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Learning from mistakes.. of others

Its easy to criticize. It comes easy. But it is not so productive. All it does is fill you up with negative energy and criticizing someone else only spreads that negative energy. So I was trying not to do any of that on this blog for the longest time. But that self censorship meant drying up of my writing habit altogether (coupled with the fact that I have been busy with better things in life. :) )
So here's another positive perspective.. i can dig dirt objectively. This objective dirt digging can actually help me (and you) not repeat those mistakes, the mistake by others. (Its so much harder to see our own mistakes!) So I try to list out fundamental and grave mistakes of others.
I have done that before with,
ET's abysmal editorial that completely lacked integrity (and logic).
Sergey Brin's weak -ass reason to invent Google glasses.
Issues with Indian advertising (badly written, but some useful stuff there).
Hypocrisy of social media 'activists'

Ford Figo scam ad controversy
ThoughtCatalog's narcissistic article
Bisleri's terrible and damaging ad campaign
(practically.. all my posts this year have been criticisms.. damn it. I should stop making this list. just one more..)
The terrible presentations at the Pecha Kucha event in Delhi

and here's my experience today at the Youth marketing summit.

what was wrong with it?
1. it wasn't youthful at all. I understand it was for older folks who are trying to understand this TG. But, wouldn't it be better to be up to speed about conferences and do it as the young would do? (OKfest was super awesome when it came to organization, preparedness of content, social access and interactivity.) Why were people talking for 20-30 minutes instead of having punchy small talks or more interactive sessions? where was the hashtag? there was absolutely no social media leg for this summit, even though all that people were talking about was the social media (that too badly). which brings me  to my second point.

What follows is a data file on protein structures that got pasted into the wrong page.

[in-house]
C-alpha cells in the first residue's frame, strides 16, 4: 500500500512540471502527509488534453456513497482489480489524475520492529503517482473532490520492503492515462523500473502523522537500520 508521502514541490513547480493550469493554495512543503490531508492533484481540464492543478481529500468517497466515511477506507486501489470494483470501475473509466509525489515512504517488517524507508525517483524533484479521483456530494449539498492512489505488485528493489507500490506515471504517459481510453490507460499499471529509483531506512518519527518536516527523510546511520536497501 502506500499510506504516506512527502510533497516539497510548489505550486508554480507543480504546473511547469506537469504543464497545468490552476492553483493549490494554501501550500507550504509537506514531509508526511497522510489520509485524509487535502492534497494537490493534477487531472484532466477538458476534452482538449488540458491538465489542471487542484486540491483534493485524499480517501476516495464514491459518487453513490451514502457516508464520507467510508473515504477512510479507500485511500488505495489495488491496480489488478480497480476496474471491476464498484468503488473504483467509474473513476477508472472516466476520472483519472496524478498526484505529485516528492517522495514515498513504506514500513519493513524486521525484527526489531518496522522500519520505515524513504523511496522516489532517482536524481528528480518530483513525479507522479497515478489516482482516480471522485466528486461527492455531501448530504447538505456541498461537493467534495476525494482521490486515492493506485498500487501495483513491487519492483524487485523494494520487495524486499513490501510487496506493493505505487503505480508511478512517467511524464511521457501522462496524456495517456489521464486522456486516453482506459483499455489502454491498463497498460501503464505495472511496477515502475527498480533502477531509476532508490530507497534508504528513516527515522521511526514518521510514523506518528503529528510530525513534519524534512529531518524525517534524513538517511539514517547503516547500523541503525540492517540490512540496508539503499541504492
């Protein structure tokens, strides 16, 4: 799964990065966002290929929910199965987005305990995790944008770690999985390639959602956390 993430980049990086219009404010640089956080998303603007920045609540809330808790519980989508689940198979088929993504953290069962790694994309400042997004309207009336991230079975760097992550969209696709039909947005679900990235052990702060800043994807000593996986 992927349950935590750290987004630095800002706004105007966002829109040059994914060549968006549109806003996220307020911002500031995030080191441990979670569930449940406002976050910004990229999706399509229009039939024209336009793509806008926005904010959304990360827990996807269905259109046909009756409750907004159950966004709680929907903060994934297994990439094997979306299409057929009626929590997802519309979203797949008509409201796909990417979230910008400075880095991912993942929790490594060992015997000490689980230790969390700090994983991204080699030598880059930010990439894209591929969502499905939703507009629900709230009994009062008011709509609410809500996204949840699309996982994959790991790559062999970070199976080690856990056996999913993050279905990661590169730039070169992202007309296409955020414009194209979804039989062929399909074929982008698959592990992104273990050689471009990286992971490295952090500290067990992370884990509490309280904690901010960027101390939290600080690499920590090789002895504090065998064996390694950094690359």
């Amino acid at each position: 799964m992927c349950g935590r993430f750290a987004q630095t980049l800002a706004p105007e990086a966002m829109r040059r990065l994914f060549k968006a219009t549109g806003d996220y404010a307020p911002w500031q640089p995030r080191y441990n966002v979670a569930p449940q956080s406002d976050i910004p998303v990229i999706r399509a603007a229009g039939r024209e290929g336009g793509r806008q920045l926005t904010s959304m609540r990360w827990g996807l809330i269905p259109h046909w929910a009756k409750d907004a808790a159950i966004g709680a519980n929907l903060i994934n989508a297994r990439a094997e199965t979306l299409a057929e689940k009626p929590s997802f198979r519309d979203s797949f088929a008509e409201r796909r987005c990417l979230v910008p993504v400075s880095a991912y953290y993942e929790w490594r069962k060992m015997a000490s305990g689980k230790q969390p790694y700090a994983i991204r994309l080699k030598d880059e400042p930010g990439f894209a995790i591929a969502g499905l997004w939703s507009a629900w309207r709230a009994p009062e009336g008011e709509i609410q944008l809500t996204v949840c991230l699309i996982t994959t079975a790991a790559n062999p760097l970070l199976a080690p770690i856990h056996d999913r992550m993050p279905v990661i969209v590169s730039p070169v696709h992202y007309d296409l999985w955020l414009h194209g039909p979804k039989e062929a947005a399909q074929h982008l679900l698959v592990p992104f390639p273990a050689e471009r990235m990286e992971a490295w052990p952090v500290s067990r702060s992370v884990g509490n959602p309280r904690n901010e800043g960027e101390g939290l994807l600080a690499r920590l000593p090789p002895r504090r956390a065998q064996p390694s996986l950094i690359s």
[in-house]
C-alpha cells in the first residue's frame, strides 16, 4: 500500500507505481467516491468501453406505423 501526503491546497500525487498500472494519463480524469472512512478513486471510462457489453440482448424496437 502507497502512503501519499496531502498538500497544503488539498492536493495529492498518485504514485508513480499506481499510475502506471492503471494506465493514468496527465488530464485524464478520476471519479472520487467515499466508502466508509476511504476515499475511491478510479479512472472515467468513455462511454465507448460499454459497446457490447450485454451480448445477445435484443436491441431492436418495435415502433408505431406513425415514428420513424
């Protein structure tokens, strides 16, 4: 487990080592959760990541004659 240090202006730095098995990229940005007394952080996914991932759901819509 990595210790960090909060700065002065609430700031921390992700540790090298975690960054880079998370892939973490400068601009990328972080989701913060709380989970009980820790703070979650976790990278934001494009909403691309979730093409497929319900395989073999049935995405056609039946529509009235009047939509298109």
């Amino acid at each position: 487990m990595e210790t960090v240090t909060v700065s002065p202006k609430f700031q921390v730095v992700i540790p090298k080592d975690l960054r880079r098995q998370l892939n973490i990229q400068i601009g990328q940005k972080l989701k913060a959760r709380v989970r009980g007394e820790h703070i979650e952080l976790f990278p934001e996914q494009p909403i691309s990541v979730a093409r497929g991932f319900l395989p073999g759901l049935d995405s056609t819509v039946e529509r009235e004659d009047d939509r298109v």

2. people didn't know enough/ didn't prepare their talks well/ didn't research questions well/ were talking and repeating tired old cliches ('youth is impatient..' c'mon, is that a revelation to you? and if you know about it, why are you droning on it for the last 20 minutes?)
if only they had googled once and read up on the latest research, there is so much cool ass dope on this topic. Its a favorite topic among the digital sociologists and marketing academics. How hard is it to get someone who actually is on top of these things?
3. someone needs to teach the concept of core competency to the organizers. VJ was being asked about targeting TG efficiently about connecting with the unconnected (which surprisingly elicited decent enough a response. one smart girl that MTV VJ. )
4. youth = social media & being cool. not. I am pretty sure, a more focused forum of sociologists (instead of ill prepared marketers and consultants), could have talked about marketing to youth without talking of social media at all.
5. Inability to go beyond the headline - AT GES too, panelists kept on talking about 'redefining success' to absurd levels. Its as if the panelists and the moderator won't get paid unless they say those words 10 times a minute. It was the same today with words such as 'cool', 'third screen' and obviously 'the impatient youth'. They don't get it at all.

well, enough of negatives. some positives,
1. Anusha Dandekar's interaction with a sexist moderator. super cool. and smart. (her talk was yawn though. as every other talk till 6:30 pm, after which i left.)
2. The high ceiling hall. coool. (But a terribly classist hotel. like most others. but terrible. i came in a rikshaw to the hotel. the rikshaw puller was asked to stay back and wasn't allowed to come near the hotel gate. after that moment on, everything inside that hotel just felt disgusting and ugly with its indulgence and classism.Couldn't have possibly stomached the dinner and cocktail later on. )
3. hmm.. getting a perspective of marketers. how they think. it was useful because we work with them.
thats about it.


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Withdrawal symptoms

Scroll Scroll Scoll..
Catch yourself slipping away.

Deep  breath. 

Close the browser. silence the mobile and turn it away.

Open an offline-real-paper diary. Stop your thighs from lolling impatiently. Stay still. 

Pick up a pen awkwardly. ahh, the fingers are stiff. It will take a  while for them to get used to holding a pen. Quick finger exercise - open the palm, stretch finger outwards, close into a fist, dig the fingers in. Repeat.
Ok now.. about to pick up the pen again, but eyes dart towards the screen. Tempted to check email.

Shut up. The last consequential email came two months ago. Nothing of consequence is online.

Pick up the pen. Don't fetishize the object now. Get on with it. Put it on paper, write a word and start it already. If I get to a sentence, perhaps I will get into a flow and won't have to look up from the paper at all. 

One sentence later.

Ahh. That was good. I am feeling good about myself. The sentence makes sense. …


Things turn into cash
once they are stripped of their lives -
their breath,
their freedom,
their dignity
or their joy.

A fish on the table
and a cubicle dweller..
both are united in their solvency,
their ability to be stripped of their lives and turned into money.

This solvency is our own making
Hold up your hands against the sun and your favourite gods
Do they dissolve? 
Hold up your heart and see if it beats for them
Hold your joys in your hands and fling them towards the system,
does it stick?

For a better world
first we need to walk away from this world.